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Battle of Lalakaon

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Battle of Lalakaon
Part of the Arab–Byzantine wars
Medieval miniature showing two opposing cavalry groups colliding, with casualties in the middle
The battle as depicted in the Madrid Skylitzes
DateSeptember 3, 863
Lalakaon River, Paphlagonia, Asia Minor
Result Decisive Byzantine victory
Emirate of Melitene Byzantine Empire
Commanders and leaders
Umar al-Aqta 
Karbeas  (?)
Michael III (?)

The Battle of Lalakaon (Greek: Μάχη τοῦ Λαλακάοντος), or Poson or Porson (Greek: Μάχη τοῦ Πό(ρ)σωνος),[1] was fought in 863 between the Byzantine Empire and an invading Arab army in Paphlagonia (modern northern Turkey). The Byzantine army was led by Petronas, the uncle of Emperor Michael III (r. 842–867), although Arab sources also mention the presence of Emperor Michael. The Arabs were led by the emir of Melitene (Malatya), Umar al-Aqta (r. 830s–863).

Umar al-Aqta overcame initial Byzantine resistance to his invasion and reached the Black Sea; the Byzantines then mobilized their forces, encircling the Arab army near the River Lalakaon. The subsequent battle, ending in a Byzantine victory and the emir's death on the field, was followed by a successful Byzantine counteroffensive across the border; the Byzantine victories were decisive; the main threats to the Byzantine borderlands were eliminated, and the era of Byzantine ascendancy in the East (culminating in the 10th-century conquests) began.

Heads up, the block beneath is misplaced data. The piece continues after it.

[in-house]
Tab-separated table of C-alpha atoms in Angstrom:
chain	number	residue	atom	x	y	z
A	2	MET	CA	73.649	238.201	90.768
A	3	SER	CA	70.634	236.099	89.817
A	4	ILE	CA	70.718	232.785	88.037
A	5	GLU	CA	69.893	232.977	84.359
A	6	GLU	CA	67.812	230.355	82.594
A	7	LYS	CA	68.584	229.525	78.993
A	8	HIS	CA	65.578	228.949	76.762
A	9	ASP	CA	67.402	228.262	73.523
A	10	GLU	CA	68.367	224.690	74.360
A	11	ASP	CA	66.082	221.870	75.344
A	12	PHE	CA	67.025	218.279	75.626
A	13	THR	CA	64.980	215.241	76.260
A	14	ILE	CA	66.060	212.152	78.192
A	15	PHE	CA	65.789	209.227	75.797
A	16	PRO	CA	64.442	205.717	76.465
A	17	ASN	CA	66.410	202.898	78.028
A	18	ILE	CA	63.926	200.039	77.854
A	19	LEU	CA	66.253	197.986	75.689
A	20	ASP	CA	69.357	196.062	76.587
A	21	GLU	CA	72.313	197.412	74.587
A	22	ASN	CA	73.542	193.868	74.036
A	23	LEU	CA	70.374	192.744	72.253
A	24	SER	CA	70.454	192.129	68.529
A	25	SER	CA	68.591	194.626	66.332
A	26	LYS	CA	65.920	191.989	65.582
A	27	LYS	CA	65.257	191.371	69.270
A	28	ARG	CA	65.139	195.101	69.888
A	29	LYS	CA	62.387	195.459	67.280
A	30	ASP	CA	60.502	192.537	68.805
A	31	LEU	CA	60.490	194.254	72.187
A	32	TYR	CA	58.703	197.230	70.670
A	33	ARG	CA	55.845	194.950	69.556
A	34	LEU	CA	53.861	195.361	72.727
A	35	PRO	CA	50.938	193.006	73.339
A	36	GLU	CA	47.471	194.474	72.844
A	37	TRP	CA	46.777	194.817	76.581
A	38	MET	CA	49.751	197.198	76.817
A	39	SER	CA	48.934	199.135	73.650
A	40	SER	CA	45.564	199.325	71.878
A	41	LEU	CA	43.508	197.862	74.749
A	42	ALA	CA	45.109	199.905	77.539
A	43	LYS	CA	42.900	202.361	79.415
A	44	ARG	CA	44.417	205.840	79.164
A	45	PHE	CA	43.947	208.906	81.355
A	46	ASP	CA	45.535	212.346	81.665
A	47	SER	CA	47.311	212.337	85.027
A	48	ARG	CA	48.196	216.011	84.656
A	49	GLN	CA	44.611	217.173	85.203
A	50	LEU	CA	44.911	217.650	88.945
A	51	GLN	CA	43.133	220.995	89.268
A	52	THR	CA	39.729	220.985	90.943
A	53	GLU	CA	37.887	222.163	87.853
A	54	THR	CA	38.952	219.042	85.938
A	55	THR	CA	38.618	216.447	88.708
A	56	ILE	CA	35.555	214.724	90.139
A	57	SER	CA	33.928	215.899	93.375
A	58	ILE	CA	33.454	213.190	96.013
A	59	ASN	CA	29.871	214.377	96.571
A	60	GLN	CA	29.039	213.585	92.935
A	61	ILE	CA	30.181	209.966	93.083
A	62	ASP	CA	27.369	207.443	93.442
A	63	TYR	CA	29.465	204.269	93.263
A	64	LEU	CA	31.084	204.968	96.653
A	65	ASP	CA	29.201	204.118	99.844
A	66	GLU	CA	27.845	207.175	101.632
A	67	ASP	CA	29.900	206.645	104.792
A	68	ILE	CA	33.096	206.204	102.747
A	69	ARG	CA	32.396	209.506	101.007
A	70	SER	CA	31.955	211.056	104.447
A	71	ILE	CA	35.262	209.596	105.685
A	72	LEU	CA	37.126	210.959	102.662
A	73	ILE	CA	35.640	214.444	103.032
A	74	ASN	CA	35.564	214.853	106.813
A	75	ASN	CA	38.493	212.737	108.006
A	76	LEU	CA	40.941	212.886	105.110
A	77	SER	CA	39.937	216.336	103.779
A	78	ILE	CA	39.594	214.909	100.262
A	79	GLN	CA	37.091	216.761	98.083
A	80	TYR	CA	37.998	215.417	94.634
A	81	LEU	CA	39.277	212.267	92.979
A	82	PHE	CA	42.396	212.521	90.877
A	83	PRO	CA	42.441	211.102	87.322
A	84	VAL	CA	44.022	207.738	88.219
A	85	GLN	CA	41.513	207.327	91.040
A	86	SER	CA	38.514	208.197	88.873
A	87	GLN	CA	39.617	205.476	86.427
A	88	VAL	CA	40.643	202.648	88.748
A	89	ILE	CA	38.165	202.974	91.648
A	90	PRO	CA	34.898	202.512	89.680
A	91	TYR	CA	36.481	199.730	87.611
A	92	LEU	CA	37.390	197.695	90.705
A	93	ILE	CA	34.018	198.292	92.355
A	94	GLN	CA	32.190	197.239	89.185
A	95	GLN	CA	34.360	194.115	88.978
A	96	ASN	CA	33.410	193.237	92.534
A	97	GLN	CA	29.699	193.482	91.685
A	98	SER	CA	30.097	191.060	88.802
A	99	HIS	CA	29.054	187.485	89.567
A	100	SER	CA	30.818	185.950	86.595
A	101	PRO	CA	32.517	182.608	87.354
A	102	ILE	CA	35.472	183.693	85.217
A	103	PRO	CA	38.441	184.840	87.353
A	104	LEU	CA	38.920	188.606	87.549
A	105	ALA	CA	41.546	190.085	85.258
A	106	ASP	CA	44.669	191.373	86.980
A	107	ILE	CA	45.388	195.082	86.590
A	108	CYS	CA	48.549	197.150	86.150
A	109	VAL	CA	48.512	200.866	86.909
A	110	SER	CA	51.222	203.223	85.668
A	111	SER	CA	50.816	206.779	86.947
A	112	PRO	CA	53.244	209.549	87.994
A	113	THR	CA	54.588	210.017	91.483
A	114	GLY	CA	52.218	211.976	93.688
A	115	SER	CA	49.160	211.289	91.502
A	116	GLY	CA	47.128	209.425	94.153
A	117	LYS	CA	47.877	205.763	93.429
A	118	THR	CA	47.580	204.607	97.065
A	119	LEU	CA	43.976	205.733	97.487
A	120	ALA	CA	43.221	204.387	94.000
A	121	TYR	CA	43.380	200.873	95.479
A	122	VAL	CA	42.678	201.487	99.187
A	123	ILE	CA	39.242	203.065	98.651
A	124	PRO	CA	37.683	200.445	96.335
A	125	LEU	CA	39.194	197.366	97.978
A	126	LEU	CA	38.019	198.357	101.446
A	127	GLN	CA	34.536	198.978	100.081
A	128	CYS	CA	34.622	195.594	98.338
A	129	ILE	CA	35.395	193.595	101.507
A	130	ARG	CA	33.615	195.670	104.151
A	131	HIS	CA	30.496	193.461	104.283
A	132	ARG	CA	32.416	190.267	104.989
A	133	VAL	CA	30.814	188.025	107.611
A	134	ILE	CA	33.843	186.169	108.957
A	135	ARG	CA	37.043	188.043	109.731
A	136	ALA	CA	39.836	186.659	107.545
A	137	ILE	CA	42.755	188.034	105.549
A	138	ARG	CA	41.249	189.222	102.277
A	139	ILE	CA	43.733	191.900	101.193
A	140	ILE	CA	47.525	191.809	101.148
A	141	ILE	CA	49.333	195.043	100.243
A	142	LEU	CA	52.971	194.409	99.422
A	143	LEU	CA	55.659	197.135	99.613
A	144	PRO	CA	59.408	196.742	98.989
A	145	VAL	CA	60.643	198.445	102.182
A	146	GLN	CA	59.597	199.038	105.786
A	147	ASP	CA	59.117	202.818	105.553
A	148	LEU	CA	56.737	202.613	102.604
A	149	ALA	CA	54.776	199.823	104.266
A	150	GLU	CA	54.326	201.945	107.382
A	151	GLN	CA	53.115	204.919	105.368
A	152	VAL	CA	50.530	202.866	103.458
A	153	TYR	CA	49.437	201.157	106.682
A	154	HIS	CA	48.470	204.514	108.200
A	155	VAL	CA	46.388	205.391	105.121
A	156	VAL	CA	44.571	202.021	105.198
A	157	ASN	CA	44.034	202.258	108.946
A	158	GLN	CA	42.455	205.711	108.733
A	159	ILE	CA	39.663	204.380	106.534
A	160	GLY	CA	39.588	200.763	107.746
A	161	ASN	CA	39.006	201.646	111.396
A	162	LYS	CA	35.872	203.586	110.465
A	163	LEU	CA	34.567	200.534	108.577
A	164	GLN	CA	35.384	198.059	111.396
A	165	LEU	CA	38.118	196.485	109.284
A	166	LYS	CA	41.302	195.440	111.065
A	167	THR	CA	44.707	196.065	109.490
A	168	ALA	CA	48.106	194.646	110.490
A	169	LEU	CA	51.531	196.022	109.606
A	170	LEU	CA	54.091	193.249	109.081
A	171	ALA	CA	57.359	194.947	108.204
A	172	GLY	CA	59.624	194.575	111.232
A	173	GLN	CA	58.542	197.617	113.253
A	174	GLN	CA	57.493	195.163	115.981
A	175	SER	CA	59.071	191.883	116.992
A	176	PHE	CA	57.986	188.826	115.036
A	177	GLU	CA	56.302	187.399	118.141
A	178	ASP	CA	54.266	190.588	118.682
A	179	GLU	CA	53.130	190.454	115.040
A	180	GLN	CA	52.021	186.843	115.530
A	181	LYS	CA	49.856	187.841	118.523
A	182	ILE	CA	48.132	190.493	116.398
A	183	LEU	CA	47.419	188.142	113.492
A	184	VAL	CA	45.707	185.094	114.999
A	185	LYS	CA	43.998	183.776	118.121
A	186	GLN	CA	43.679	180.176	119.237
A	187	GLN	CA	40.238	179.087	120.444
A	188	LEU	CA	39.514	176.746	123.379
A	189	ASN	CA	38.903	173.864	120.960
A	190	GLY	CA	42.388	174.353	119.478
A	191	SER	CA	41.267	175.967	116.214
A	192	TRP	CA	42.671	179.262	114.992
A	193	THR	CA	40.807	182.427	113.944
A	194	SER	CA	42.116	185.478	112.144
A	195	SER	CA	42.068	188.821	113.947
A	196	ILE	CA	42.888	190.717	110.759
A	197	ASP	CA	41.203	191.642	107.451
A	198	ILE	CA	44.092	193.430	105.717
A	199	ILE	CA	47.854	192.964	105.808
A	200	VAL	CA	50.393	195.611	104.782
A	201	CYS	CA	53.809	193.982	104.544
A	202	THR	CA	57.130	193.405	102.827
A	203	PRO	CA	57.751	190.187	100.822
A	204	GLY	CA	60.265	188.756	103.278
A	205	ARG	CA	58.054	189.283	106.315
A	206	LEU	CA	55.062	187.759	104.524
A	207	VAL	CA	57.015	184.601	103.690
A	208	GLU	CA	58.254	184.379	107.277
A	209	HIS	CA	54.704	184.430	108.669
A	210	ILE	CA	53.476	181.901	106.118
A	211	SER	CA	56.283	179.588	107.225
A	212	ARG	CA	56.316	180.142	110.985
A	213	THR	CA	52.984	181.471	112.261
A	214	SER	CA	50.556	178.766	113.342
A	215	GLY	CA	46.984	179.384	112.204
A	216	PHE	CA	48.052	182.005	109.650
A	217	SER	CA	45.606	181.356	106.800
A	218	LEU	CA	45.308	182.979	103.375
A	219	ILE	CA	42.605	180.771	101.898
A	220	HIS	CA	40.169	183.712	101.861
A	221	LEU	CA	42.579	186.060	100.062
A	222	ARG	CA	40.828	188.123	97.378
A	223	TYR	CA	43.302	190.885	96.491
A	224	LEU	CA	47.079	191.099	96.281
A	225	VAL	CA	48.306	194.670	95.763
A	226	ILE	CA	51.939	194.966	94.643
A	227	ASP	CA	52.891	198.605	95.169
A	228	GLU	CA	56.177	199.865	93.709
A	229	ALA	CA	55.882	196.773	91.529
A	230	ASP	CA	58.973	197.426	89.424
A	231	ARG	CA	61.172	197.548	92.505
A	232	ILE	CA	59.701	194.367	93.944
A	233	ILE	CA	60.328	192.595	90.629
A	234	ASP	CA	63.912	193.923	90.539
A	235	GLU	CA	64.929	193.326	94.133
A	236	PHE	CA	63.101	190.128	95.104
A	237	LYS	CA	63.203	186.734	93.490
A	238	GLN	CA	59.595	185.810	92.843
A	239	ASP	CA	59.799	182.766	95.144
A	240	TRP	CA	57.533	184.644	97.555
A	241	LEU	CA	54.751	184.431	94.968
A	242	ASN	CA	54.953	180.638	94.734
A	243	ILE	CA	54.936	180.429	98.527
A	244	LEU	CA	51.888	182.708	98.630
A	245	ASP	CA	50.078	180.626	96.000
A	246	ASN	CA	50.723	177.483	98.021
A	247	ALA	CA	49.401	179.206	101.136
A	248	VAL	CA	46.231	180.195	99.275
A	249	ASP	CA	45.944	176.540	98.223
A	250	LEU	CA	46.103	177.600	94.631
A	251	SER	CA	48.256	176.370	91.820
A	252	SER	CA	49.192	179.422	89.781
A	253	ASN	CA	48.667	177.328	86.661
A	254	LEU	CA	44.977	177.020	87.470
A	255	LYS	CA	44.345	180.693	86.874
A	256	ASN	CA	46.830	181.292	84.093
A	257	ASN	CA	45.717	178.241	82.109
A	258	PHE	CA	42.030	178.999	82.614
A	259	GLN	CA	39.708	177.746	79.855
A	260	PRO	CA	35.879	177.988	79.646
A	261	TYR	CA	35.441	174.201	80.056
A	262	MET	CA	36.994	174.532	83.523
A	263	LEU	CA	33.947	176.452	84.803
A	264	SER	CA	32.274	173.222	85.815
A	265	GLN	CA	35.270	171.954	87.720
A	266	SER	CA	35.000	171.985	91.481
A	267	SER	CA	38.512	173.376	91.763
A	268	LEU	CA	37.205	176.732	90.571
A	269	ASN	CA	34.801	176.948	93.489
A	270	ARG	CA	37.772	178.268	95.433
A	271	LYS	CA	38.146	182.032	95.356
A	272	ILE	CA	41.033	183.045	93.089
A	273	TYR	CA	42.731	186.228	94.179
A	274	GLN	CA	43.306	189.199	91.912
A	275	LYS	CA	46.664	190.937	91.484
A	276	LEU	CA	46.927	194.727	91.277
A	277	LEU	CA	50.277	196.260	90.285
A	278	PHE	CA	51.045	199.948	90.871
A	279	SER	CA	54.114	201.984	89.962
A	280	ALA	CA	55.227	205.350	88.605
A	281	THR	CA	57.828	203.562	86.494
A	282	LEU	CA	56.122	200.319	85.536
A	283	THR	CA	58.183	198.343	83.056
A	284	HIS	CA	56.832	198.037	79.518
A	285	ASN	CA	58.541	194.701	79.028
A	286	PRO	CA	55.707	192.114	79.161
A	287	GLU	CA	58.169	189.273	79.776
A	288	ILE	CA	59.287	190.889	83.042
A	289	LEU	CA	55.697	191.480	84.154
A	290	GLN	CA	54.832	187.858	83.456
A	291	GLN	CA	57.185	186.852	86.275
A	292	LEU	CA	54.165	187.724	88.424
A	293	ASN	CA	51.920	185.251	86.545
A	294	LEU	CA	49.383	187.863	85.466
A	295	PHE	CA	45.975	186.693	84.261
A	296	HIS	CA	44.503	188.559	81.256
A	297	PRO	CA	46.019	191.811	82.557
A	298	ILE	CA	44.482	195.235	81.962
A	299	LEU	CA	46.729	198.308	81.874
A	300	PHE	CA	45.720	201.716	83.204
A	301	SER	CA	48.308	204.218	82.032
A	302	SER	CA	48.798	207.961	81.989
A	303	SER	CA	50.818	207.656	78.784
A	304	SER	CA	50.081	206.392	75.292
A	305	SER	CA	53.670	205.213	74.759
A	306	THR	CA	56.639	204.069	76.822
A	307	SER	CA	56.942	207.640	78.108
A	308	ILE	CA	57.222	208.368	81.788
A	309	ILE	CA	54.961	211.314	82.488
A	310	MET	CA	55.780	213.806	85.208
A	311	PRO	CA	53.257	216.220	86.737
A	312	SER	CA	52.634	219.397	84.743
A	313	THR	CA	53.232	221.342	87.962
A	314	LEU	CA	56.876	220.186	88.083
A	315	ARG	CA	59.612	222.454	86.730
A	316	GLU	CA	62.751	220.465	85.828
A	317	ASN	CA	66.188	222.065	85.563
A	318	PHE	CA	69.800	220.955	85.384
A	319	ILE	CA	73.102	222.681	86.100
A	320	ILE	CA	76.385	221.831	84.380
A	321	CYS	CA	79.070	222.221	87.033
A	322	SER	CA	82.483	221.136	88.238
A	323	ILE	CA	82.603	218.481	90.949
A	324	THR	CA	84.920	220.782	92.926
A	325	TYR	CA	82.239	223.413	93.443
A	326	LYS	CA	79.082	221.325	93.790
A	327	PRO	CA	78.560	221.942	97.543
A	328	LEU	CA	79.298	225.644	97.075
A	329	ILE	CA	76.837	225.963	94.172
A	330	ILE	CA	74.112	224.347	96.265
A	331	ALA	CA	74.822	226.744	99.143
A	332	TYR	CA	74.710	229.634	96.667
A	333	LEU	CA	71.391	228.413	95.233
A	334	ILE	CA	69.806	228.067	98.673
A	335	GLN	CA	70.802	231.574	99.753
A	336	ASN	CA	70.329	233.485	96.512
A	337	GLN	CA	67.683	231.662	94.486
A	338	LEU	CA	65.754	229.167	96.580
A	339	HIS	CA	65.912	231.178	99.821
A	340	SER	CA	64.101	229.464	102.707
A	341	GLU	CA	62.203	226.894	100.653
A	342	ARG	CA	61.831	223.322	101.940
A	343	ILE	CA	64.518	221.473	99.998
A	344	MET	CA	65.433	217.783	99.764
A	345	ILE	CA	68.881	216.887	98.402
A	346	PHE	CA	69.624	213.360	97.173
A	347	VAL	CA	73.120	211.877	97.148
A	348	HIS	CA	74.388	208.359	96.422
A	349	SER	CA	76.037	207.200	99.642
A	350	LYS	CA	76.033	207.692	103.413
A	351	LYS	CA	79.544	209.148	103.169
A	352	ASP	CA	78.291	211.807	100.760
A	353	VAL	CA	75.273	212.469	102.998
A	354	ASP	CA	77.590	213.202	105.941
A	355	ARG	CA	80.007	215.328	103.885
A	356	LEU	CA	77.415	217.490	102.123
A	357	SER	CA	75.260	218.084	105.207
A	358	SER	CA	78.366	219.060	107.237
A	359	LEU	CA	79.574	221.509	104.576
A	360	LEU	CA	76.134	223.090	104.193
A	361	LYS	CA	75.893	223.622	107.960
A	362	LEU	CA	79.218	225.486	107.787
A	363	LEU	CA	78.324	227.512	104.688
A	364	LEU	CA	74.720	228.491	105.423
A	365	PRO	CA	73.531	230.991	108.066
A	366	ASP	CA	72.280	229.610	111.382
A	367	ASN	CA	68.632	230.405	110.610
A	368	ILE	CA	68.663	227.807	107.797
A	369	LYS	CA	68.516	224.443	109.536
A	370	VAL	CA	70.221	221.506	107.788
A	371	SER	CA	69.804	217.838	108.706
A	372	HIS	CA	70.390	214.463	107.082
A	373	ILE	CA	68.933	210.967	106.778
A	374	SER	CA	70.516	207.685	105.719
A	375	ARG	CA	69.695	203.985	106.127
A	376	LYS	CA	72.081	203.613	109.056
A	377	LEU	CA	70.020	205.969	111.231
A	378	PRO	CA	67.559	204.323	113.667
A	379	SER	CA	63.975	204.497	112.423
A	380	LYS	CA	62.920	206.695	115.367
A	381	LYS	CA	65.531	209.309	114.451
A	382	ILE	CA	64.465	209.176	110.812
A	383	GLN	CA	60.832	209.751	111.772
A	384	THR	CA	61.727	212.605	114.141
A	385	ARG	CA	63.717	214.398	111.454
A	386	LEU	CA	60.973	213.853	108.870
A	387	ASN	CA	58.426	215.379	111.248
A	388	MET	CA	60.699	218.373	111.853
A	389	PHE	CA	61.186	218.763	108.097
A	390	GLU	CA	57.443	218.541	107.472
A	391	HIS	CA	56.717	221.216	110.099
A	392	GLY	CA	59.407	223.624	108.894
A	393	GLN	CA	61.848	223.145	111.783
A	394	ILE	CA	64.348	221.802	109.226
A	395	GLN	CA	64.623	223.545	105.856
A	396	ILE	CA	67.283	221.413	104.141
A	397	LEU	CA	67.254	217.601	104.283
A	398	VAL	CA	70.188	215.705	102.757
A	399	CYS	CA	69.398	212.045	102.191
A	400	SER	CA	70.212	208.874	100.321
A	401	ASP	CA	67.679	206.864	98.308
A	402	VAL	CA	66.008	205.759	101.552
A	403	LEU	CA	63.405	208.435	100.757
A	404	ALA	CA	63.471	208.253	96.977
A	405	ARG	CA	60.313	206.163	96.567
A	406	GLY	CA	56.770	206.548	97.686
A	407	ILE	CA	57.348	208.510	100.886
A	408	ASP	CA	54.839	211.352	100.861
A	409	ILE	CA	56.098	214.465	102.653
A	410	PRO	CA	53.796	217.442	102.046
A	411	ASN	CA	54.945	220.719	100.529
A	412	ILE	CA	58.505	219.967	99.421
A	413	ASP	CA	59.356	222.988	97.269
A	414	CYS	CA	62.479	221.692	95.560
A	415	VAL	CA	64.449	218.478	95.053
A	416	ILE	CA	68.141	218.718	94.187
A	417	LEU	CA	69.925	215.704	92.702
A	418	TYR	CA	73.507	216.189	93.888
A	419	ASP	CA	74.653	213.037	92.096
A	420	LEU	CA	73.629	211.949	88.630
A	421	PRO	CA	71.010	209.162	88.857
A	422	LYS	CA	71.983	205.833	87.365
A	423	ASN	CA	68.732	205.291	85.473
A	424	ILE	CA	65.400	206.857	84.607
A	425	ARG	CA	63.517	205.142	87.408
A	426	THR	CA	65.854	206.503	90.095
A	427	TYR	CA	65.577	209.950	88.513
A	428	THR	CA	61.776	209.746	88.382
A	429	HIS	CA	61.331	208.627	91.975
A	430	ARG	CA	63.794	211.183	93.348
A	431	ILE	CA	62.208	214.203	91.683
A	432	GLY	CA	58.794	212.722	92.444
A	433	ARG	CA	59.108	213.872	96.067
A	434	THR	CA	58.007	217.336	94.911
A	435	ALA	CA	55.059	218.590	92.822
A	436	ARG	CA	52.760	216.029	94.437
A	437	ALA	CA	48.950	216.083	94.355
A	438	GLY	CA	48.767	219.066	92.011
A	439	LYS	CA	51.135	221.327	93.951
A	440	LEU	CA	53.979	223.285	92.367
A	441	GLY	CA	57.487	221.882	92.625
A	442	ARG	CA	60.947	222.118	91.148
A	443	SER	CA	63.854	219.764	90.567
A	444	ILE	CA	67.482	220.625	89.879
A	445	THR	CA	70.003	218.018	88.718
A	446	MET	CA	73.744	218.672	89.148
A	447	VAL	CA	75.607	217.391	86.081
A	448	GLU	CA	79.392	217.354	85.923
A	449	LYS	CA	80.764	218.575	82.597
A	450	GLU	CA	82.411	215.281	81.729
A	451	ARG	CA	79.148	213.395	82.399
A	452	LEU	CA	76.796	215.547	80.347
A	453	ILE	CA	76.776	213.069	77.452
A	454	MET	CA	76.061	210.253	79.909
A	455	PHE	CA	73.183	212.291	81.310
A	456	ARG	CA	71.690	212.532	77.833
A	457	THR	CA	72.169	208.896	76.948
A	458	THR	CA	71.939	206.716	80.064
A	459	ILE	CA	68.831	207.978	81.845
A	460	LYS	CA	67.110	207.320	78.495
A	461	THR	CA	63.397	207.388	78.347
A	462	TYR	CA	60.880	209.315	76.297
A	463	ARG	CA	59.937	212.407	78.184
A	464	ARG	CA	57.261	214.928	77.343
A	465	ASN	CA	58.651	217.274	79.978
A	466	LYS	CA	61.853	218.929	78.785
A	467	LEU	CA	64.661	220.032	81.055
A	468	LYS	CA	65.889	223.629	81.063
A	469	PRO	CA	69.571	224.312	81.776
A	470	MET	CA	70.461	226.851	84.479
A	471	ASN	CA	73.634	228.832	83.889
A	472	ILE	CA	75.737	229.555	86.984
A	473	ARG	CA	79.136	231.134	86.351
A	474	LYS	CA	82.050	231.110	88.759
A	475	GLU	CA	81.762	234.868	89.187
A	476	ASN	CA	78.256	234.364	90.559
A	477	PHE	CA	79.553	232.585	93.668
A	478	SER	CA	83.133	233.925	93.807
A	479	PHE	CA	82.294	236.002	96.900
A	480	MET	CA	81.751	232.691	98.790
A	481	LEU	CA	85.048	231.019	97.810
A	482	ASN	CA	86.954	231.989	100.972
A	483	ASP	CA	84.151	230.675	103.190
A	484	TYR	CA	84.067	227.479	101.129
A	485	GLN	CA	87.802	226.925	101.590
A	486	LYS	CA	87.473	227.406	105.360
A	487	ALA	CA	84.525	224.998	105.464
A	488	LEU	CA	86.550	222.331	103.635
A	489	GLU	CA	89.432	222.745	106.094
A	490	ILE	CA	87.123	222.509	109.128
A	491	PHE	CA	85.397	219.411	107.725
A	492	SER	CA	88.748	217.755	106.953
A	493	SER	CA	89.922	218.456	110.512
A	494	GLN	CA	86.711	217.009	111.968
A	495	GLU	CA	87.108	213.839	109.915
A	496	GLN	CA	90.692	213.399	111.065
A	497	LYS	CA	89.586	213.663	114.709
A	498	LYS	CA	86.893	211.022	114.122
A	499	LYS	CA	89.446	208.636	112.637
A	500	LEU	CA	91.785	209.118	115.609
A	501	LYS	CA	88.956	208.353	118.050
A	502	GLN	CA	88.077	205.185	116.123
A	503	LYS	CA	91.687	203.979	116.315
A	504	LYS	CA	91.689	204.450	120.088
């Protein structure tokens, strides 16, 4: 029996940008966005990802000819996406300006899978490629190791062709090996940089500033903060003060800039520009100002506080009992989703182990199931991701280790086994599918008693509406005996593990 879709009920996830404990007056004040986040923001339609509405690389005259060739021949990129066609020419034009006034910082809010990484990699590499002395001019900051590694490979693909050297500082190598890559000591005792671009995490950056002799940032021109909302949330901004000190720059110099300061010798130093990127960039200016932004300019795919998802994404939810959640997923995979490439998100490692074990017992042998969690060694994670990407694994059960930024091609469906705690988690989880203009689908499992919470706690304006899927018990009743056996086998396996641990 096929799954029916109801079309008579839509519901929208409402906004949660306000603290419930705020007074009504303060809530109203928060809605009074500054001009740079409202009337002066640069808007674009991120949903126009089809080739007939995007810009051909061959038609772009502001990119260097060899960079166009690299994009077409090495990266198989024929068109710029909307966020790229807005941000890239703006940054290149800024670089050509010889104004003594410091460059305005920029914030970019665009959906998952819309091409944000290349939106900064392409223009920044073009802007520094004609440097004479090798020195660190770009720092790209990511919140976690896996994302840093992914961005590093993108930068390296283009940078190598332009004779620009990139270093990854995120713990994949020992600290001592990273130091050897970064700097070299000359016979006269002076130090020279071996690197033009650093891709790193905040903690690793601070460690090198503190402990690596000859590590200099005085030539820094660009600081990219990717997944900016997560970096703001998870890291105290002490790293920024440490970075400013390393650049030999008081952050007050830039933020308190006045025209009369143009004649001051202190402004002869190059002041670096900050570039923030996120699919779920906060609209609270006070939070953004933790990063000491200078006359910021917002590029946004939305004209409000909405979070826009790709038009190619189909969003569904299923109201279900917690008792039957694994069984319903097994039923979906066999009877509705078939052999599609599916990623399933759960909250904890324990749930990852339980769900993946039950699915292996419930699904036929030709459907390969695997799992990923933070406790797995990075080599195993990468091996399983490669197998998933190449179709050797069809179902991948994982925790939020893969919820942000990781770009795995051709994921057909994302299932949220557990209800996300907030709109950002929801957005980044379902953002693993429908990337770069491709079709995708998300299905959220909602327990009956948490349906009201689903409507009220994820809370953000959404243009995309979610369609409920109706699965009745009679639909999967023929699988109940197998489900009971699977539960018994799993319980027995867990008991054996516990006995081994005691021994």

The Byzantine success had another corollary: deliverance from constant Arab pressure on the eastern frontier allowed the Byzantine government to concentrate on affairs in Europe, particularly in neighboring Bulgaria; the Bulgarians were pressured into accepting Byzantine Christianity, beginning their absorption into the Byzantine cultural sphere.

Background: Arab–Byzantine border wars[edit]

After the rapid Muslim conquests of the 7th century, the Byzantine Empire was confined to Asia Minor, the southern coasts of the Balkans, and parts of Italy; as Byzantium remained the caliphate's major infidel enemy, Arab raids into Asia Minor continued throughout the 8th and 9th centuries. These expeditions, launched from bases in the Arab frontier zone almost annually, eventually acquired a quasi-ritualistic character as part of the Muslim jihad (holy war).[2]

The Byzantines were generally on the defensive during the 7th–9th centuries,[3] and suffered some catastrophic defeats, such as the razing of Amorium (home city of the reigning Amorian dynasty) in 838.[4] With the waning of the Abbasid Caliphate's power after 842 and the rise of semi-independent emirates along the eastern Byzantine frontier, however, the Byzantines could increasingly assert themselves.[5]

During the 850s the most significant threats to the Byzantine Empire were the emirate of Melitene (Malatya), under Umar al-Aqta; the emirate of Tarsus, under Ali ibn Yahya ("Ali the Armenian"); the emirate of Qaliqala (Theodosiopolis, modern Erzurum), and the Paulicians of Tephrike, led by Karbeas.[6][7] Melitene, in particular, was a major threat to Byzantium; its location, on the western side of the Anti-Taurus range, allowed direct access to the Anatolian plateau. An indication of the threat posed by these lordships came in 860, when they combined to make an annus horribilis for the Byzantines. Umar and Karbeas raided deep into Asia Minor, returning with substantial plunder; this was followed shortly afterwards with another raid by the forces of Tarsus under Ali. Finally, a naval attack from Syria sacked Attaleia, capital of the naval Cibyrrhaeot Theme.[7][8]

Arab invasion of 863[edit]

Geophysical map of Anatolia, with provinces, main settlements and roads
Map of Byzantine Asia Minor and the Byzantine-Arab frontier region in the middle of the 9th century